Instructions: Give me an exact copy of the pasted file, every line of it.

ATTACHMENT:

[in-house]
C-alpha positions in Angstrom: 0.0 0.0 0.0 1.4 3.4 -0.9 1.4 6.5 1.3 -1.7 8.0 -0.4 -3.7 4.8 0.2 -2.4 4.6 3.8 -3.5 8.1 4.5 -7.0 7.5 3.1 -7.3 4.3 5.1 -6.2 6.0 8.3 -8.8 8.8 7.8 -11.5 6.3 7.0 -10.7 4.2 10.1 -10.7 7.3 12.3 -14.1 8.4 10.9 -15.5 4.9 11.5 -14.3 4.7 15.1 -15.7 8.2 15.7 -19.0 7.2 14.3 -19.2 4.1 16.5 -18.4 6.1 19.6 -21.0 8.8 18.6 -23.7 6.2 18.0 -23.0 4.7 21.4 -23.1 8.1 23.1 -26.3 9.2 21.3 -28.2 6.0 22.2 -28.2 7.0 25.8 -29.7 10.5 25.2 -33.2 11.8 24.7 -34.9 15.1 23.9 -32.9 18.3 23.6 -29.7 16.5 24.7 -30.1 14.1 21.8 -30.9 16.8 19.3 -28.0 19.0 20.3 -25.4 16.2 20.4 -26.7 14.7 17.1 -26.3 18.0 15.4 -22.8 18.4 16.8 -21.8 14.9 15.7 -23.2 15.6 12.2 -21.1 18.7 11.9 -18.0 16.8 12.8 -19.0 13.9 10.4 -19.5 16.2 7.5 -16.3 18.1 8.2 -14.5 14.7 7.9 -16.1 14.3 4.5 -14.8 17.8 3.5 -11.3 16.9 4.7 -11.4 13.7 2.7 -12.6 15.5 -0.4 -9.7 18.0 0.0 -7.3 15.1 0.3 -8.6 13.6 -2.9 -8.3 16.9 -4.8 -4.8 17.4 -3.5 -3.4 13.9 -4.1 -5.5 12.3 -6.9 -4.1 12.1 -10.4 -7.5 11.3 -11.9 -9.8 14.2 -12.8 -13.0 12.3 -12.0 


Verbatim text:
[in-house]
C-alpha positions in Angstrom: 0.0 0.0 0.0 1.4 3.4 -0.9 1.4 6.5 1.3 -1.7 8.0 -0.4 -3.7 4.8 0.2 -2.4 4.6 3.8 -3.5 8.1 4.5 -7.0 7.5 3.1 -7.3 4.3 5.1 -6.2 6.0 8.3 -8.8 8.8 7.8 -11.5 6.3 7.0 -10.7 4.2 10.1 -10.7 7.3 12.3 -14.1 8.4 10.9 -15.5 4.9 11.5 -14.3 4.7 15.1 -15.7 8.2 15.7 -19.0 7.2 14.3 -19.2 4.1 16.5 -18.4 6.1 19.6 -21.0 8.8 18.6 -23.7 6.2 18.0 -23.0 4.7 21.4 -23.1 8.1 23.1 -26.3 9.2 21.3 -28.2 6.0 22.2 -28.2 7.0 25.8 -29.7 10.5 25.2 -33.2 11.8 24.7 -34.9 15.1 23.9 -32.9 18.3 23.6 -29.7 16.5 24.7 -30.1 14.1 21.8 -30.9 16.8 19.3 -28.0 19.0 20.3 -25.4 16.2 20.4 -26.7 14.7 17.1 -26.3 18.0 15.4 -22.8 18.4 16.8 -21.8 14.9 15.7 -23.2 15.6 12.2 -21.1 18.7 11.9 -18.0 16.8 12.8 -19.0 13.9 10.4 -19.5 16.2 7.5 -16.3 18.1 8.2 -14.5 14.7 7.9 -16.1 14.3 4.5 -14.8 17.8 3.5 -11.3 16.9 4.7 -11.4 13.7 2.7 -12.6 15.5 -0.4 -9.7 18.0 0.0 -7.3 15.1 0.3 -8.6 13.6 -2.9 -8.3 16.9 -4.8 -4.8 17.4 -3.5 -3.4 13.9 -4.1 -5.5 12.3 -6.9 -4.1 12.1 -10.4 -7.5 11.3 -11.9 -9.8 14.2 -12.8 -13.0 12.3 -12.0 